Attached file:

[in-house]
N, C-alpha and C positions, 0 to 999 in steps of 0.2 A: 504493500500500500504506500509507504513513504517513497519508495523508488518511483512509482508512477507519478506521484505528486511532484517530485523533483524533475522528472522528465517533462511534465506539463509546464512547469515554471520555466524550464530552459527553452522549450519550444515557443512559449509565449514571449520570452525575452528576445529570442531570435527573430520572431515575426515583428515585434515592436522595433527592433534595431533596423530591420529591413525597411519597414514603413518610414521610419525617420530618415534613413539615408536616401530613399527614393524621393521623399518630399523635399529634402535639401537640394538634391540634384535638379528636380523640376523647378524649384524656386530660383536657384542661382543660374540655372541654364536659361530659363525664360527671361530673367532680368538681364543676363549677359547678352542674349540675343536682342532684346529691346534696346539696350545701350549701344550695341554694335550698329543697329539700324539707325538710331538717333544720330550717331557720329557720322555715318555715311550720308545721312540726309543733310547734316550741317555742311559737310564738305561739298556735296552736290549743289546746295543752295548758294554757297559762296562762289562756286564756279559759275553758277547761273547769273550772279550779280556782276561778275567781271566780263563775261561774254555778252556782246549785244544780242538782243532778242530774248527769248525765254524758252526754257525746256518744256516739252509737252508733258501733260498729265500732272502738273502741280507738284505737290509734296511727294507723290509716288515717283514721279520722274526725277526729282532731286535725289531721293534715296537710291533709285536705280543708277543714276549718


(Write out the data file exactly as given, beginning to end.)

[in-house]
N, C-alpha and C positions, 0 to 999 in steps of 0.2 A: 504493500500500500504506500509507504513513504517513497519508495523508488518511483512509482508512477507519478506521484505528486511532484517530485523533483524533475522528472522528465517533462511534465506539463509546464512547469515554471520555466524550464530552459527553452522549450519550444515557443512559449509565449514571449520570452525575452528576445529570442531570435527573430520572431515575426515583428515585434515592436522595433527592433534595431533596423530591420529591413525597411519597414514603413518610414521610419525617420530618415534613413539615408536616401530613399527614393524621393521623399518630399523635399529634402535639401537640394538634391540634384535638379528636380523640376523647378524649384524656386530660383536657384542661382543660374540655372541654364536659361530659363525664360527671361530673367532680368538681364543676363549677359547678352542674349540675343536682342532684346529691346534696346539696350545701350549701344550695341554694335550698329543697329539700324539707325538710331538717333544720330550717331557720329557720322555715318555715311550720308545721312540726309543733310547734316550741317555742311559737310564738305561739298556735296552736290549743289546746295543752295548758294554757297559762296562762289562756286564756279559759275553758277547761273547769273550772279550779280556782276561778275567781271566780263563775261561774254555778252556782246549785244544780242538782243532778242530774248527769248525765254524758252526754257525746256518744256516739252509737252508733258501733260498729265500732272502738273502741280507738284505737290509734296511727294507723290509716288515717283514721279520722274526725277526729282532731286535725289531721293534715296537710291533709285536705280543708277543714276549718